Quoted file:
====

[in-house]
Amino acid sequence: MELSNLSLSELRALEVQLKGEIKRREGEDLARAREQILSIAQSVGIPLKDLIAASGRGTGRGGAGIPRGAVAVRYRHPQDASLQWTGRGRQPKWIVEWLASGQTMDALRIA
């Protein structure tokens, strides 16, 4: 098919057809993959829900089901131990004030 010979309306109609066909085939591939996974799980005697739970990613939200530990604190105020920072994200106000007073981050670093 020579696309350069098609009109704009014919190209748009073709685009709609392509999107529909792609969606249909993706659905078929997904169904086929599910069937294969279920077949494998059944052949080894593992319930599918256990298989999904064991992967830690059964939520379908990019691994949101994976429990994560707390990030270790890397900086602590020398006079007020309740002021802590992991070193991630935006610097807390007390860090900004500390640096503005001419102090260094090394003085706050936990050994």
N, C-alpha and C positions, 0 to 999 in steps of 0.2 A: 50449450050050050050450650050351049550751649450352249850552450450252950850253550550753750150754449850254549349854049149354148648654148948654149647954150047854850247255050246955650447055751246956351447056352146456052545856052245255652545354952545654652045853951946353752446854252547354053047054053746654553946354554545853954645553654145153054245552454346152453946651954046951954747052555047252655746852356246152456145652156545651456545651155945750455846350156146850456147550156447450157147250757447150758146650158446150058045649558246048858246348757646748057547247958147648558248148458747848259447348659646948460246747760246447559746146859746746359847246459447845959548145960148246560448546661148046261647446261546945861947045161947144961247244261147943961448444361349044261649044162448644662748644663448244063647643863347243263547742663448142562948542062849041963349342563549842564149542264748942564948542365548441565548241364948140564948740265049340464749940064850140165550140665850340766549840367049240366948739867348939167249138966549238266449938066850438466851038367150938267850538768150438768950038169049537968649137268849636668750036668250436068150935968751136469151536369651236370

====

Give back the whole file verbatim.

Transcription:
[in-house]
Amino acid sequence: MELSNLSLSELRALEVQLKGEIKRREGEDLARAREQILSIAQSVGIPLKDLIAASGRGTGRGGAGIPRGAVAVRYRHPQDASLQWTGRGRQPKWIVEWLASGQTMDALRIA
């Protein structure tokens, strides 16, 4: 098919057809993959829900089901131990004030 010979309306109609066909085939591939996974799980005697739970990613939200530990604190105020920072994200106000007073981050670093 020579696309350069098609009109704009014919190209748009073709685009709609392509999107529909792609969606249909993706659905078929997904169904086929599910069937294969279920077949494998059944052949080894593992319930599918256990298989999904064991992967830690059964939520379908990019691994949101994976429990994560707390990030270790890397900086602590020398006079007020309740002021802590992991070193991630935006610097807390007390860090900004500390640096503005001419102090260094090394003085706050936990050994």
N, C-alpha and C positions, 0 to 999 in steps of 0.2 A: 50449450050050050050450650050351049550751649450352249850552450450252950850253550550753750150754449850254549349854049149354148648654148948654149647954150047854850247255050246955650447055751246956351447056352146456052545856052245255652545354952545654652045853951946353752446854252547354053047054053746654553946354554545853954645553654145153054245552454346152453946651954046951954747052555047252655746852356246152456145652156545651456545651155945750455846350156146850456147550156447450157147250757447150758146650158446150058045649558246048858246348757646748057547247958147648558248148458747848259447348659646948460246747760246447559746146859746746359847246459447845959548145960148246560448546661148046261647446261546945861947045161947144961247244261147943961448444361349044261649044162448644662748644663448244063647643863347243263547742663448142562948542062849041963349342563549842564149542264748942564948542365548441565548241364948140564948740265049340464749940064850140165550140665850340766549840367049240366948739867348939167249138966549238266449938066850438466851038367150938267850538768150438768950038169049537968649137268849636668750036668250436068150935968751136469151536369651236370